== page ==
Defense Attorney Attempts to Set Client Apart from Codefendants during Closing Arguments in Ahmaud Arbery Murder Trial

Screen shot of the video from 2020

By Jake Romero

BRUNSWICK, GA — Defense attorney Kevin Gough, who represents Roddie Bryan, was the last of three defense counsels to give a closing argument Monday in Glynn County, Georgia—Bryan, and Travis and Gregory McMichael are charged with nine criminal counts related to the 2020 killing of Ahmaud Arbery.

Gough played and analyzed two videos for the jury which he claimed prove the innocence of his client. The first video, from Bryan’s home security cameras, showed Bryan walk into his home for his car keys, go back outside and get into his truck.

The defense said the video refutes claims that Bryan was “chasing” or “hunting” the victim because he exhibited no urgency and was armed “only with a cellphone.”

Later, the defense stated that no evidence—such as tire marks, neighbor complaints of yard damage or debris on Bryan’s truck—had been shown to support the charge of reckless driving.

Gough spent more time on the next video which Bryan recorded on his cellphone while driving and shows Arbery’s death.

Gough re-wound the video multiple times to emphasize quick sounds or images that would be easily missed. He said that a brief glimpse of Bryan’s shaky leg and the sounds of his labored breathing indicated his fear.

Bryan’s defense predicated its closing argument on three questions which Gough repeated throughout his speech: When does Bryan see the gun? When does Bryan know the McMichaels are armed? What could he have possibly done about it?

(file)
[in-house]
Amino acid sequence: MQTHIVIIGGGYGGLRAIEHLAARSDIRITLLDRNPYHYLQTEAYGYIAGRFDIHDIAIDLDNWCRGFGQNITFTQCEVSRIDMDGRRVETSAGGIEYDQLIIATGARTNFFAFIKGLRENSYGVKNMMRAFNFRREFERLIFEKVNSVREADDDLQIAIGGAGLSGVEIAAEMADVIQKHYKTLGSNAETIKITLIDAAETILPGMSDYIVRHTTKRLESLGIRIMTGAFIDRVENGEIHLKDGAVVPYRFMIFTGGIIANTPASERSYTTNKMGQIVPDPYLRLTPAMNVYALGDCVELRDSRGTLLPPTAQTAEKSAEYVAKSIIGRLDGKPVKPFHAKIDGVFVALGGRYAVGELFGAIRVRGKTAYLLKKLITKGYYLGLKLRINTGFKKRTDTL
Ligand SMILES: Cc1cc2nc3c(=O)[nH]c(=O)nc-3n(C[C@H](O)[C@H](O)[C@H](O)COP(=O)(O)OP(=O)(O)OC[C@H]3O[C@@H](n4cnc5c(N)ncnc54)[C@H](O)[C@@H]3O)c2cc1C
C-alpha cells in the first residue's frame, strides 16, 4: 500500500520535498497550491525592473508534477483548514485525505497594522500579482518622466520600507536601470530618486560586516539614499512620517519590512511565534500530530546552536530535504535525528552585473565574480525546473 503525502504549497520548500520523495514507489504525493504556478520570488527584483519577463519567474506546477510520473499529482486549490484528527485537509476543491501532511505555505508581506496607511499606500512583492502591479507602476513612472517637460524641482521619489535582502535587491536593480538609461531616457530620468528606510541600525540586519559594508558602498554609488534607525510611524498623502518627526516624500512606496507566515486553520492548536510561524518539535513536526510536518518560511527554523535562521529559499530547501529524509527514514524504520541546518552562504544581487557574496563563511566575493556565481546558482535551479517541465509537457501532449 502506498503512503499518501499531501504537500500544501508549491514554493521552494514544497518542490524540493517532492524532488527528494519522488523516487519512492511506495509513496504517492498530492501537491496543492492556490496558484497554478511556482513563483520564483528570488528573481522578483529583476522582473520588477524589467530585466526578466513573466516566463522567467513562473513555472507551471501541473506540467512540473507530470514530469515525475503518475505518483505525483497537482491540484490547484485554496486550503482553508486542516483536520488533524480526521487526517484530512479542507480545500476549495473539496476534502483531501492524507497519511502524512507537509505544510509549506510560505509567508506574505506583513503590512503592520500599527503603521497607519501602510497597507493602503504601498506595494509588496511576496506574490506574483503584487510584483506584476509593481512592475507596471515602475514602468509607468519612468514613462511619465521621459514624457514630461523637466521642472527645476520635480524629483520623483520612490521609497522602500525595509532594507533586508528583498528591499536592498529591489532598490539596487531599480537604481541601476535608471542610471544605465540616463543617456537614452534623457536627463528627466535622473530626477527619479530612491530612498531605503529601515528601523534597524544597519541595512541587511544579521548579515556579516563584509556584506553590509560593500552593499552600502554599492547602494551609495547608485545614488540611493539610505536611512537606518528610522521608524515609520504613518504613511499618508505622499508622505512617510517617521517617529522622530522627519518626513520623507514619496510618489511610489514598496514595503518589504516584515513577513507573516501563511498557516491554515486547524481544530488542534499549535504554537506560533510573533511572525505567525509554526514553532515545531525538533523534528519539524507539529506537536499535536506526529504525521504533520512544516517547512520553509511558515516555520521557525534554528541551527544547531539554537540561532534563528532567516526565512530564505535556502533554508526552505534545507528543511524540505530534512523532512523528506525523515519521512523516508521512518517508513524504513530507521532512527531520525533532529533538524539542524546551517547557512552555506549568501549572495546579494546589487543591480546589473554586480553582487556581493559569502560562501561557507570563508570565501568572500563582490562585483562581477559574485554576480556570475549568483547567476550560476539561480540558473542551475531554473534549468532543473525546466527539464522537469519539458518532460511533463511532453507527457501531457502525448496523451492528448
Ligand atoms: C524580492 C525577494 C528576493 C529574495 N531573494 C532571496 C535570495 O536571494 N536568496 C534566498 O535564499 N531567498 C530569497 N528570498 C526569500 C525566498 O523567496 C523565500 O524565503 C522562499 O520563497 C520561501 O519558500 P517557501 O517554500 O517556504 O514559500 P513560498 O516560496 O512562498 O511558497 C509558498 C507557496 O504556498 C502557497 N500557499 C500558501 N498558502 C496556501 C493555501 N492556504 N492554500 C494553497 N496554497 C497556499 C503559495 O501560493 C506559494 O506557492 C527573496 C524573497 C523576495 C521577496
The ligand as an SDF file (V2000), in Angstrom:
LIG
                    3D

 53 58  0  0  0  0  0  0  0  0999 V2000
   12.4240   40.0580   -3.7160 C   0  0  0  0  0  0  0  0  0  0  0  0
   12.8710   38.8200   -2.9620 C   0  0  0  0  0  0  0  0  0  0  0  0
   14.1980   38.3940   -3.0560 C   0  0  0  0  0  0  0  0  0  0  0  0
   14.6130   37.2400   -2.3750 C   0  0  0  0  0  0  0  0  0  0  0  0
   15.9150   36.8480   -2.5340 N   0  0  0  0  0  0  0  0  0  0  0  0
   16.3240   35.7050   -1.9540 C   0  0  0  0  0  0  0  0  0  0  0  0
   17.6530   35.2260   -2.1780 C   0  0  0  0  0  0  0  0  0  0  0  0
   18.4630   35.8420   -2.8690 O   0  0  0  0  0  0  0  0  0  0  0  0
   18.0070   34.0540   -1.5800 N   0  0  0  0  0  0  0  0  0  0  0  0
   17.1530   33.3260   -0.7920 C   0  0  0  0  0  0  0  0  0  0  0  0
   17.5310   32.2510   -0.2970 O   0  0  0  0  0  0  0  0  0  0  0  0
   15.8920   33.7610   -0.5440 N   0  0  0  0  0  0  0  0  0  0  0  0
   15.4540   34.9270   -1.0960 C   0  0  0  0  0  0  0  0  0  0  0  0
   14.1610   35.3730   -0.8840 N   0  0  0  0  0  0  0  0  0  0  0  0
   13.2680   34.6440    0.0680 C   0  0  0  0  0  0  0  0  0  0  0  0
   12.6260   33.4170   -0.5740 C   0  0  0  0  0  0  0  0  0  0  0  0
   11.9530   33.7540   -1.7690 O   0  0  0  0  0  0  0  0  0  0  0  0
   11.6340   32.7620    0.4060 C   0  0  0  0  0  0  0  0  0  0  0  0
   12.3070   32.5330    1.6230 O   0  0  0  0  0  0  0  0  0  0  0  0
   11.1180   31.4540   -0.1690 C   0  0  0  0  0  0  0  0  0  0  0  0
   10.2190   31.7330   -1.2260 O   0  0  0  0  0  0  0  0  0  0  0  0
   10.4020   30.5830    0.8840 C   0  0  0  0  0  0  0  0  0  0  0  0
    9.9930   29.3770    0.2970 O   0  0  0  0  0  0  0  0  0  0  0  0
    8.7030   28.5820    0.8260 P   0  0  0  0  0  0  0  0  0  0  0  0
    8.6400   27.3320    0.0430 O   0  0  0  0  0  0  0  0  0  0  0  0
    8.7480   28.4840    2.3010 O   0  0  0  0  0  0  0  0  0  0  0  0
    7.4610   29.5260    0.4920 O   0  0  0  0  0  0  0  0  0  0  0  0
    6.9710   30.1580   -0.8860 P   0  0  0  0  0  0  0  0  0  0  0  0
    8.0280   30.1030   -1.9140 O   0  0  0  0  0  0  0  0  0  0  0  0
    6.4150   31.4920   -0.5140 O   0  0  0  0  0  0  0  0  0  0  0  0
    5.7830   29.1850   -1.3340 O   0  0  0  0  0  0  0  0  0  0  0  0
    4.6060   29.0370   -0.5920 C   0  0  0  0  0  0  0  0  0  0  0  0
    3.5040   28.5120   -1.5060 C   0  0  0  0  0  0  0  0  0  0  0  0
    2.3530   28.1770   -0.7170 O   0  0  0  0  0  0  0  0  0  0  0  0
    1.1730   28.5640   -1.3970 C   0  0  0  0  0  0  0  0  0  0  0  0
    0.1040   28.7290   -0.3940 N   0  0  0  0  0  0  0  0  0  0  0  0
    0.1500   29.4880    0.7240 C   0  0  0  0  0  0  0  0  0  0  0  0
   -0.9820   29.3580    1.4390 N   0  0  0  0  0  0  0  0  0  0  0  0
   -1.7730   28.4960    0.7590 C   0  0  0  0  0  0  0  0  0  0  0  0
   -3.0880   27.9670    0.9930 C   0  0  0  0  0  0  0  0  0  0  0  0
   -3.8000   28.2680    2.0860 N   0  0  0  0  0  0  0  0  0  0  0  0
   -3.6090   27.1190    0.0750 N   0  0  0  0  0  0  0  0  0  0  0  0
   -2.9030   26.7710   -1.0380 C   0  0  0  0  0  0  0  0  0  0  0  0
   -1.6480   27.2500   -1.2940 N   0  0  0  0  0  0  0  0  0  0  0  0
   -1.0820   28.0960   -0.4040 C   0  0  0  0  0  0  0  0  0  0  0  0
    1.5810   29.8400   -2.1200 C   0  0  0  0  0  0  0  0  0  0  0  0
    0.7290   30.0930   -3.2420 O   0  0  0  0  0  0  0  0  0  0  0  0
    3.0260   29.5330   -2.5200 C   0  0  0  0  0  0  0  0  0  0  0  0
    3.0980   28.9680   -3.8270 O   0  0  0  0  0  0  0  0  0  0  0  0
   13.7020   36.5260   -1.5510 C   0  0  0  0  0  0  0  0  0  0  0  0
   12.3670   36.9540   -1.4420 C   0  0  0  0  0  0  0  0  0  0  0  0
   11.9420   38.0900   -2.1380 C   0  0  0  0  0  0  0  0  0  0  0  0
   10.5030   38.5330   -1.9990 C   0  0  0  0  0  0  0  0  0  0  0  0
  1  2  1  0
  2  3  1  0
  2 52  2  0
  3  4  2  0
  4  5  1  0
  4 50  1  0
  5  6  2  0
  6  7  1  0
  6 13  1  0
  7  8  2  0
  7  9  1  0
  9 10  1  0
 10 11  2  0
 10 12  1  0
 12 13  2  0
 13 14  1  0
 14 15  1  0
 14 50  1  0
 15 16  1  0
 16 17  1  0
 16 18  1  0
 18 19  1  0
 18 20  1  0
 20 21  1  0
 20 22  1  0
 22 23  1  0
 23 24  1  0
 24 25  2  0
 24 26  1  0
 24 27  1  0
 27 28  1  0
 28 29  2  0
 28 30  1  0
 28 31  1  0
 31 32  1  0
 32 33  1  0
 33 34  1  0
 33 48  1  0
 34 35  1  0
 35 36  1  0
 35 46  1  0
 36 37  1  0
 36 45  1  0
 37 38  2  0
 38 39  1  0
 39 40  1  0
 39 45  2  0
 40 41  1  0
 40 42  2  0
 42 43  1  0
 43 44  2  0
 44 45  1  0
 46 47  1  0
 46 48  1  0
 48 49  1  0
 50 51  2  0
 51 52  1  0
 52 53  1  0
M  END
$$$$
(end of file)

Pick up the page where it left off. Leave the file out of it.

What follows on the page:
Gough played the cellphone video up to the point of Arbery’s death and asserted that Bryan had no idea that the McMichaels were armed and therefore should not be held responsible for the crime because he didn’t know it would happen.

Bryan did not shoot Arbery, but the prosecution has claimed there is a causal relationship between Bryan’s actions and Arbery’s death.

Gough said that Bryan’s presence on the road did not play a significant or necessary role in Arbery’s death because the McMichaels were perfectly capable of catching up with and shooting Arbery—“if that was their intention.”

Regarding the principle of intervening acts, Gough again asserted that Bryan did not do anything to stop the crime because he did not know a crime was about to be committed.

“By the time Mr. Bryan knows that the McMichaels are armed, it’s mere seconds before the shooting takes place,” Gough said, referring back to the video.

“The idea that Mr. Bryan’s going to get out of his car, or honk or yell ‘stop’—we know that that’s fantasy on the part of the state. What’s going to happen is going to happen at that point,” the defense counsel argued.

Concluding the argument, Gough asked that the jury return a verdict of not guilty on all counts against Bryan. He also asked that they pay no mind to any “cheap shots” or “‘gotcha’ moments” from the prosecution.

Prosecutor Linda Dunikoski is set to deliver a final rebuttal Tuesday.

About The Author

Jake is a senior at UC Berkeley studying English & Journalism.

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